In 2004 … die-hards in both parties felt that the choice between George W. Bush and John F. Kerry was much sharper on a host of issues than in any presidential contest going back to 1984. But when political scientist Marc J. Hetherington quizzed moderates, he found to his surprise that he got the opposite answer. … If anything, moderates in 2004 saw the Republican and Democratic nominees as being more alike than in any election since 1988. The schism between moderates and partisans has intensified in this election …
Hetherington believes that much of the loyalists’ perception of a yawning divide has little to do with issues. Rather, he said, what has happened in recent years is that partisans have come to identify with their parties in much the manner that sports fans identify with their teams. The strong views they feel on many issues do not drive their party affiliation; it is their party affiliation that drives their strong views.
"Let’s say you are a left-leaning person," Hetherington said. "You don’t really follow politics, but through the blogs you know the Democrats are here on the bailout and immigration and health care. All of a sudden, you know where you are supposed to be on these issues. It is not as though you really care about the bailout."
There is another piece of evidence that party identification rather than ideology is behind the growing polarization of the electorate: On a variety of unrelated issues — gun control, the economy, war, same-sex marriage, abortion, the environment, the financial bailout — the views of Republicans and Democrats have become increasingly monolithic. There is no reason someone who is against abortion should necessarily also be against gun control or for economic deregulation, but that is exactly what tends to happen among committed Republicans. Loyal Democrats have similarly monolithic views on unrelated issues.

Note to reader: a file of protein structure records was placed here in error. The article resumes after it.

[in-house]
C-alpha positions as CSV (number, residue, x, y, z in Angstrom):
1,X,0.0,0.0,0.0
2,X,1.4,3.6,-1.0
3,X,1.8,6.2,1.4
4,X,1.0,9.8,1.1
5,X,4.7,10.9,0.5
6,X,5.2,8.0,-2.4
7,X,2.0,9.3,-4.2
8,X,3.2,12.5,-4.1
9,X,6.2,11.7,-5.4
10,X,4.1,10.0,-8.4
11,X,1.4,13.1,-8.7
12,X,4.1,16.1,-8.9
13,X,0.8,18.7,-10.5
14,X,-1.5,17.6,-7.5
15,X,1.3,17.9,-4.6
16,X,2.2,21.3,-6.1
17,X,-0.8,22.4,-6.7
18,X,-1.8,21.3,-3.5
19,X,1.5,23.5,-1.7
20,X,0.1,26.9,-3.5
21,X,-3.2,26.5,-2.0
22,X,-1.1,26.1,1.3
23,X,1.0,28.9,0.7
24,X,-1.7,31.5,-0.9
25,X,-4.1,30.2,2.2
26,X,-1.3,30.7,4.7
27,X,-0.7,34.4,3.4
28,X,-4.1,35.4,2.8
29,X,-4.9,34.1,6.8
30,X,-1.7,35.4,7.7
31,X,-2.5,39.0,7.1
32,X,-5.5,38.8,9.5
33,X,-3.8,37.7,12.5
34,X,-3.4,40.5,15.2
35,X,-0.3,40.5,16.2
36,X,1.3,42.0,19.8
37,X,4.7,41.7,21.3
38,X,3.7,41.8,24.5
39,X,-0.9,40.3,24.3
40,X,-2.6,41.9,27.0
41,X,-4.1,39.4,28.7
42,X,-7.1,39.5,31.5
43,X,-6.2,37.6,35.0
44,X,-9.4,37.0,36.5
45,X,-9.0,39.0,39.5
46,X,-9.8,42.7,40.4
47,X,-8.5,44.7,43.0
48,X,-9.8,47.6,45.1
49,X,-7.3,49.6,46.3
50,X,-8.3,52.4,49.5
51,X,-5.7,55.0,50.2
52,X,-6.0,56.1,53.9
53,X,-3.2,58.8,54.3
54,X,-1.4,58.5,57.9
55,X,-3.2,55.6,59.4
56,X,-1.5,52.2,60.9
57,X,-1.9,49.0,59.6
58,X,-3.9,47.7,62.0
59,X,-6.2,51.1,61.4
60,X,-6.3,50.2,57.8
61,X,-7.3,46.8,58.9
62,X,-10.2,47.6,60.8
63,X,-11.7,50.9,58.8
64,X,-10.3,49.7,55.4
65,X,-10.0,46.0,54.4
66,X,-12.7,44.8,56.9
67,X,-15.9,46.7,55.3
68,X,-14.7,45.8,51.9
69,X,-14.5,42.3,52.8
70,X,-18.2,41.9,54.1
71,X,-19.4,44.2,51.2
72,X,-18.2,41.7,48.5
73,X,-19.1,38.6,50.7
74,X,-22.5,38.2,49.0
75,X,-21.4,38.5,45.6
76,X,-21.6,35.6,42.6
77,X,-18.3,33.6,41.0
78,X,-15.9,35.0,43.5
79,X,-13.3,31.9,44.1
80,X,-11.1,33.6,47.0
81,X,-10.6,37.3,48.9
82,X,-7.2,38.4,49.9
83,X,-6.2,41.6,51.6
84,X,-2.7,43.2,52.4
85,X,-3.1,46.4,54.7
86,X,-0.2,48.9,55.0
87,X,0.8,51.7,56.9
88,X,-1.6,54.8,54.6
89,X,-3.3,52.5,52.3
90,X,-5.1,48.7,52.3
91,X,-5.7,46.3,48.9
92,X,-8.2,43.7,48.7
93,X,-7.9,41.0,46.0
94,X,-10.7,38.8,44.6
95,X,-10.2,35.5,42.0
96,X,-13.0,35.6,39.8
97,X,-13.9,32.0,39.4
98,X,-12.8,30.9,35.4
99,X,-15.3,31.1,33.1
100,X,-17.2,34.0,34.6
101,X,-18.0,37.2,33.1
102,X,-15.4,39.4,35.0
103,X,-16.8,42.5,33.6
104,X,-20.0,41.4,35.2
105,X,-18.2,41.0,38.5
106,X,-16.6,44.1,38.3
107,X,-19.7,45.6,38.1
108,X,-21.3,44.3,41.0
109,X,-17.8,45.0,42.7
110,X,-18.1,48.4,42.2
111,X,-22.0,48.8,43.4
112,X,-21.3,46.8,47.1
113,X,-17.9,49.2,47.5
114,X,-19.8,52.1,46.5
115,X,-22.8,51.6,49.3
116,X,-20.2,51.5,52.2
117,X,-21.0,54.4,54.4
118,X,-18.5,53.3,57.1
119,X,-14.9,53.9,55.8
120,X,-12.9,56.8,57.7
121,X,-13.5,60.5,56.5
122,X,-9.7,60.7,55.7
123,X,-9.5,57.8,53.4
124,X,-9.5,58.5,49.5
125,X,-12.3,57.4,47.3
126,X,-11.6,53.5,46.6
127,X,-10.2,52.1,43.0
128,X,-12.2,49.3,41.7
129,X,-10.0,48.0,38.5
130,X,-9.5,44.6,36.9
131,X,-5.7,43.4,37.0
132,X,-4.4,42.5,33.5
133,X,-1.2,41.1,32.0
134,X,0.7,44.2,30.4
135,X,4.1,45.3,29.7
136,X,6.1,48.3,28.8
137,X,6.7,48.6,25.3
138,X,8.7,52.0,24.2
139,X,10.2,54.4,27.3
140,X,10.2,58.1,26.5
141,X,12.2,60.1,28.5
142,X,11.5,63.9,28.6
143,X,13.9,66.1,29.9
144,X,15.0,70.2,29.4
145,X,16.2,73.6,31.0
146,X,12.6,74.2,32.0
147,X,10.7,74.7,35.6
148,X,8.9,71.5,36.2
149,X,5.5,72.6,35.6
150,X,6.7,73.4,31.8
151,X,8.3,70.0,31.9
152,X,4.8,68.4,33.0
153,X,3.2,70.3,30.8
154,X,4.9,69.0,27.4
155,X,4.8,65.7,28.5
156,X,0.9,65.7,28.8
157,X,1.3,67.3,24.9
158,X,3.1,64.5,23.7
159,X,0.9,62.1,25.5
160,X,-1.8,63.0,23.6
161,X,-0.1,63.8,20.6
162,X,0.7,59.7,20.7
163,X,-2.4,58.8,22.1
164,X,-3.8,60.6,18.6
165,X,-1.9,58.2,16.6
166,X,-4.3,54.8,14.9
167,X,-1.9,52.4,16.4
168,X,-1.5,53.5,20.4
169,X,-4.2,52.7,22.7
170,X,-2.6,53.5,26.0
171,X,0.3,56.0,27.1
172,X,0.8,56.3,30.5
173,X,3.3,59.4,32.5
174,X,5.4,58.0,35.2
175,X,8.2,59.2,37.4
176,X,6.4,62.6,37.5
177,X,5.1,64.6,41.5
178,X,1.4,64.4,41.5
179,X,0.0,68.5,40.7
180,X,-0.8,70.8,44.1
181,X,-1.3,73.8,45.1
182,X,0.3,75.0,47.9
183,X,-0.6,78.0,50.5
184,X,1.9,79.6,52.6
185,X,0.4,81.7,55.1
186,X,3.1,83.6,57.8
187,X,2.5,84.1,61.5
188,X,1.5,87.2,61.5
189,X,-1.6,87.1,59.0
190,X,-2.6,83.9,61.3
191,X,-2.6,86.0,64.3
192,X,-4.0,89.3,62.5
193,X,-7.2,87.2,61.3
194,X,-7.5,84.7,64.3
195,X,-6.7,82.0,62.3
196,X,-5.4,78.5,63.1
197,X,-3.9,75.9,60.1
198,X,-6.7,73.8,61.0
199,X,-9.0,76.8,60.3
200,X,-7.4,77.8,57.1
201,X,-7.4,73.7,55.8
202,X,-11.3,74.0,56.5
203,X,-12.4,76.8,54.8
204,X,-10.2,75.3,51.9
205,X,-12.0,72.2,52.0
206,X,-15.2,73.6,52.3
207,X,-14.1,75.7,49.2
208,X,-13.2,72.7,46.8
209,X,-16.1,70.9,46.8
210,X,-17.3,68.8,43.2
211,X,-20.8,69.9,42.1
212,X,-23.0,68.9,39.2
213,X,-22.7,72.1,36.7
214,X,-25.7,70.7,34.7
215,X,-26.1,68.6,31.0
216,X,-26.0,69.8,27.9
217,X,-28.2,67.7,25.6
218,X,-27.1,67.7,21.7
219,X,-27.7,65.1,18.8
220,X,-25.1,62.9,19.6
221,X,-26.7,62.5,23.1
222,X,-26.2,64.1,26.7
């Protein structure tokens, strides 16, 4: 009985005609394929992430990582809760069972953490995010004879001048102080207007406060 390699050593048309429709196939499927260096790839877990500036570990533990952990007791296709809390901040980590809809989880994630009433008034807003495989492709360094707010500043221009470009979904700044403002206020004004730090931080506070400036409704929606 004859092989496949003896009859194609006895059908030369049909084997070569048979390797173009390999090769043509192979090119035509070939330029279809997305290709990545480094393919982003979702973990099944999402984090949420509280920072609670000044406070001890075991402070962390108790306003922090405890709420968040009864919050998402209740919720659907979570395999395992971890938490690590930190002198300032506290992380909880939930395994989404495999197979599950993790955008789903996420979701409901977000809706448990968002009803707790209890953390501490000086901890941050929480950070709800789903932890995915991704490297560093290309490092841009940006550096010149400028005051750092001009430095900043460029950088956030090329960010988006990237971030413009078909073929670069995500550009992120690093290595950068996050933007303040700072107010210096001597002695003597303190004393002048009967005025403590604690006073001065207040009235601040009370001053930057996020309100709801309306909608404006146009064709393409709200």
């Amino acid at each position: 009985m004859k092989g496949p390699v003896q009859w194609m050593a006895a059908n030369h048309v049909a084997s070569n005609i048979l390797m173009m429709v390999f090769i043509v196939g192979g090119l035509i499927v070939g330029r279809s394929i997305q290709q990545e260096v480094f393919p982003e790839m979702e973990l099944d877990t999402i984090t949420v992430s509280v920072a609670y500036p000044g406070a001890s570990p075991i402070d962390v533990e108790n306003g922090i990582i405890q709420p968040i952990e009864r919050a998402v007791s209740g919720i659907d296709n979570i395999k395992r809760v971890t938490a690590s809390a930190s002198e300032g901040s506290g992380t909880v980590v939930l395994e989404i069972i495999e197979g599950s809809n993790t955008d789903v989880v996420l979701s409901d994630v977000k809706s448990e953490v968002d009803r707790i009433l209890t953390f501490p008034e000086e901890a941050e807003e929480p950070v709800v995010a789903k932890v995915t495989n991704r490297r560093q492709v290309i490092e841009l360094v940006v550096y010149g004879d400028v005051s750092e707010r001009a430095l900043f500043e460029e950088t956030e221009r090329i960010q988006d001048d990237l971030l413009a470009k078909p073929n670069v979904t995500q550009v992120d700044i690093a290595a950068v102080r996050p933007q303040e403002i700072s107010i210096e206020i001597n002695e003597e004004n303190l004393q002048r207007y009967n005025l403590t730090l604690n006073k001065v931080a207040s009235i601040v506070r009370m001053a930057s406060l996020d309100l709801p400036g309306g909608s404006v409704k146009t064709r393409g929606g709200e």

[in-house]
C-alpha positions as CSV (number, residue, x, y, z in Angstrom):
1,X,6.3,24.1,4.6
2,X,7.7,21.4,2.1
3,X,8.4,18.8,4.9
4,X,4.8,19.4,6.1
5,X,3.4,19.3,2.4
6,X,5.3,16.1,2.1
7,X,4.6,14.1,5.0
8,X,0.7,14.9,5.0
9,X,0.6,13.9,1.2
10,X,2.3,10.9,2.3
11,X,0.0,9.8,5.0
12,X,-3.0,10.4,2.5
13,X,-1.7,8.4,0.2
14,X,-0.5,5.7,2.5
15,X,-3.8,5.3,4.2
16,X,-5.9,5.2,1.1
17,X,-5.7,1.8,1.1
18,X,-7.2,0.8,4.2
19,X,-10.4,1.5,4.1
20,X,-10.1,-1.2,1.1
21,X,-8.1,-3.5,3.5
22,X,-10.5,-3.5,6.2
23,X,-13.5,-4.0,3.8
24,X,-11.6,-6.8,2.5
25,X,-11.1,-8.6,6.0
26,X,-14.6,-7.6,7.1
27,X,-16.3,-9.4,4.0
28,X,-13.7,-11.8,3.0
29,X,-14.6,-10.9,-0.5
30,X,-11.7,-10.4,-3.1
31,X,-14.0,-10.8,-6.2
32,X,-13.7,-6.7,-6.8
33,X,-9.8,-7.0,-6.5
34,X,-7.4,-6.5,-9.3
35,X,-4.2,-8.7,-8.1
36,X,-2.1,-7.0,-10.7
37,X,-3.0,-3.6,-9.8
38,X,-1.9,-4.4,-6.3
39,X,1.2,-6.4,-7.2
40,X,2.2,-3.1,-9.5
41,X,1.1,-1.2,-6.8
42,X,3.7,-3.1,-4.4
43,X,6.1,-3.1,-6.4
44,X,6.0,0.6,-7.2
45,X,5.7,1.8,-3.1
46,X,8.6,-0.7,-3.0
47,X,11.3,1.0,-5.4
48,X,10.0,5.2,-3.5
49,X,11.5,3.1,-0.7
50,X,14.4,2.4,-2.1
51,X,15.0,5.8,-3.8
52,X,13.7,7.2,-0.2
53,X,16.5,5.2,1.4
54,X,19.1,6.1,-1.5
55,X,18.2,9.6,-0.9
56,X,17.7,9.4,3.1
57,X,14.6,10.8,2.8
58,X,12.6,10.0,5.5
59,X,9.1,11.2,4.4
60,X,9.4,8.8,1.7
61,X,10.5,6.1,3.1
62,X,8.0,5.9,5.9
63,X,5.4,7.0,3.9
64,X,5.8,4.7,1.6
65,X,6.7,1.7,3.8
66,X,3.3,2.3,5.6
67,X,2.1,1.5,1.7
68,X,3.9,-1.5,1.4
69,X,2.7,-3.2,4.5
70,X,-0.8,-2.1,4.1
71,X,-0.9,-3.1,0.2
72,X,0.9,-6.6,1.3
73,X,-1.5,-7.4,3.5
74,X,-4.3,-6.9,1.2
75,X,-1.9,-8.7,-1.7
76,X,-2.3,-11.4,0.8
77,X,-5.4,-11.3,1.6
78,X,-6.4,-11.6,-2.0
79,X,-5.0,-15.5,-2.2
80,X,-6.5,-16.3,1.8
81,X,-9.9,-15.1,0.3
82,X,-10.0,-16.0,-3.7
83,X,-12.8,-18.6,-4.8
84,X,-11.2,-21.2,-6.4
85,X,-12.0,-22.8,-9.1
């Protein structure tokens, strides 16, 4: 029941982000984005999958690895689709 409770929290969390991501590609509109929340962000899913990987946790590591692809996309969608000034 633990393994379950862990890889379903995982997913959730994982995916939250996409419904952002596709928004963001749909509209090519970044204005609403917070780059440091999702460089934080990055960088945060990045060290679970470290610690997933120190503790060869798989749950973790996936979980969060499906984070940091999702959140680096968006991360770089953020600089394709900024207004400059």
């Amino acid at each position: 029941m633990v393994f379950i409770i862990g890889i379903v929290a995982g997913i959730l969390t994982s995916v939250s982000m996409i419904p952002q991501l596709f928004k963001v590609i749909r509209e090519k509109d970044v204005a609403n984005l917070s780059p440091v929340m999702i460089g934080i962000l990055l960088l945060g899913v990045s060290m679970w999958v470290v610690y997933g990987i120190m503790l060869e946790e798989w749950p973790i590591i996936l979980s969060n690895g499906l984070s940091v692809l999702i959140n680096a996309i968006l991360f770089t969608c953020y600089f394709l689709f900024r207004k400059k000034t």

"Party identification is part of your social identity, in the same way you relate to your religion or ethnic group or baseball team," said Gary C. Jacobson … This explains why, on a range of issues, partisans invariably feel their side can do nothing wrong and the other side can do nothing right. … Moderates … are like people who are uninterested in sports and roll their eyes when fans of opposing teams hurl abuse at each other.
Another consequence of intense party identification is that the Democratic and Republican parties have rid themselves of contrarians. Liberal Republicans and, to a lesser extent, conservative Democrats are endangered species. … In previous eras … these divisions were not primarily along party lines. The Vietnam War bitterly divided the country, for example, but the divide was hardly partisan. … Knowing whether a person is a Republican or a Democrat today tells you far more about their views on many issues than it did in previous eras.
One implication of this thesis is that it makes little difference what positions presidential candidates take on issues. People’s views — on the war, immigration or the economic bailout — come down largely to their party affiliation.
If you are a strong partisan, and if you accept the above as explaining where your strong correlated policy views come from, I beg you to reconsider: you just can’t reasonably be that confident your party is that consistently right on all those issues.